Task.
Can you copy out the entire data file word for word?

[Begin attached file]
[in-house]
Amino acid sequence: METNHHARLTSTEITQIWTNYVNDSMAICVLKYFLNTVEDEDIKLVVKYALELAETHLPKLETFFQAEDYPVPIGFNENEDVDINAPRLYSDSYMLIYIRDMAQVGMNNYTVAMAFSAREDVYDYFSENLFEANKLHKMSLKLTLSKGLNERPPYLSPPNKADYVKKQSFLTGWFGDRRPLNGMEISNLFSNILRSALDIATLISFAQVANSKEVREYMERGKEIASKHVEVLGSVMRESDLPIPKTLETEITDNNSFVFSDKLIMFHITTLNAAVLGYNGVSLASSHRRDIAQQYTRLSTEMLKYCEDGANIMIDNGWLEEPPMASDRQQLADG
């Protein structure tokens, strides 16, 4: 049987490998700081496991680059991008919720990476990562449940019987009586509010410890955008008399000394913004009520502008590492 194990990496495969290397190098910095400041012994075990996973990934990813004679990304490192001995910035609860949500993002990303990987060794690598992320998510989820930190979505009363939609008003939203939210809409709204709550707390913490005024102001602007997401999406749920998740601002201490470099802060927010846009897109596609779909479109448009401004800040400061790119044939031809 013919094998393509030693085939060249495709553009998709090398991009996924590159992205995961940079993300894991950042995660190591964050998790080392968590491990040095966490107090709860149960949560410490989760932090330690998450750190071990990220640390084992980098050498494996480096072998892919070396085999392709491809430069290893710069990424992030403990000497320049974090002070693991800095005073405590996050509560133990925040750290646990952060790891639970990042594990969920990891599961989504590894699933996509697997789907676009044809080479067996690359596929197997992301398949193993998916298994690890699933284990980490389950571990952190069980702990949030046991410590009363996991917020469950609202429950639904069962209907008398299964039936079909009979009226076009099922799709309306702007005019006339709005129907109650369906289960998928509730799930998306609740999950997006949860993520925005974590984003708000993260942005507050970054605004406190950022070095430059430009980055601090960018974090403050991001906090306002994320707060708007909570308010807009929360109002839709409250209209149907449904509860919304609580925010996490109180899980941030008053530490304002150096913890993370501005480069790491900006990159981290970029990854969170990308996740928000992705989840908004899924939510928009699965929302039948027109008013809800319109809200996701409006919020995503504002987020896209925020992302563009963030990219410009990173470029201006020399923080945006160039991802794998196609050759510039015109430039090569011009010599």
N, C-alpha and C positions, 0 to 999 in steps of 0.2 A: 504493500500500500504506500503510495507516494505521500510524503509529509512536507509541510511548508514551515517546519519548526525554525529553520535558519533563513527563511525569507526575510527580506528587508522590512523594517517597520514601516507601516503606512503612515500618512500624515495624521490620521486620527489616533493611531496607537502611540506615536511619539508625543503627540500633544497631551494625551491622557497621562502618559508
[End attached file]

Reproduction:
[in-house]
Amino acid sequence: METNHHARLTSTEITQIWTNYVNDSMAICVLKYFLNTVEDEDIKLVVKYALELAETHLPKLETFFQAEDYPVPIGFNENEDVDINAPRLYSDSYMLIYIRDMAQVGMNNYTVAMAFSAREDVYDYFSENLFEANKLHKMSLKLTLSKGLNERPPYLSPPNKADYVKKQSFLTGWFGDRRPLNGMEISNLFSNILRSALDIATLISFAQVANSKEVREYMERGKEIASKHVEVLGSVMRESDLPIPKTLETEITDNNSFVFSDKLIMFHITTLNAAVLGYNGVSLASSHRRDIAQQYTRLSTEMLKYCEDGANIMIDNGWLEEPPMASDRQQLADG
């Protein structure tokens, strides 16, 4: 049987490998700081496991680059991008919720990476990562449940019987009586509010410890955008008399000394913004009520502008590492 194990990496495969290397190098910095400041012994075990996973990934990813004679990304490192001995910035609860949500993002990303990987060794690598992320998510989820930190979505009363939609008003939203939210809409709204709550707390913490005024102001602007997401999406749920998740601002201490470099802060927010846009897109596609779909479109448009401004800040400061790119044939031809 013919094998393509030693085939060249495709553009998709090398991009996924590159992205995961940079993300894991950042995660190591964050998790080392968590491990040095966490107090709860149960949560410490989760932090330690998450750190071990990220640390084992980098050498494996480096072998892919070396085999392709491809430069290893710069990424992030403990000497320049974090002070693991800095005073405590996050509560133990925040750290646990952060790891639970990042594990969920990891599961989504590894699933996509697997789907676009044809080479067996690359596929197997992301398949193993998916298994690890699933284990980490389950571990952190069980702990949030046991410590009363996991917020469950609202429950639904069962209907008398299964039936079909009979009226076009099922799709309306702007005019006339709005129907109650369906289960998928509730799930998306609740999950997006949860993520925005974590984003708000993260942005507050970054605004406190950022070095430059430009980055601090960018974090403050991001906090306002994320707060708007909570308010807009929360109002839709409250209209149907449904509860919304609580925010996490109180899980941030008053530490304002150096913890993370501005480069790491900006990159981290970029990854969170990308996740928000992705989840908004899924939510928009699965929302039948027109008013809800319109809200996701409006919020995503504002987020896209925020992302563009963030990219410009990173470029201006020399923080945006160039991802794998196609050759510039015109430039090569011009010599």
N, C-alpha and C positions, 0 to 999 in steps of 0.2 A: 504493500500500500504506500503510495507516494505521500510524503509529509512536507509541510511548508514551515517546519519548526525554525529553520535558519533563513527563511525569507526575510527580506528587508522590512523594517517597520514601516507601516503606512503612515500618512500624515495624521490620521486620527489616533493611531496607537502611540506615536511619539508625543503627540500633544497631551494625551491622557497621562502618559508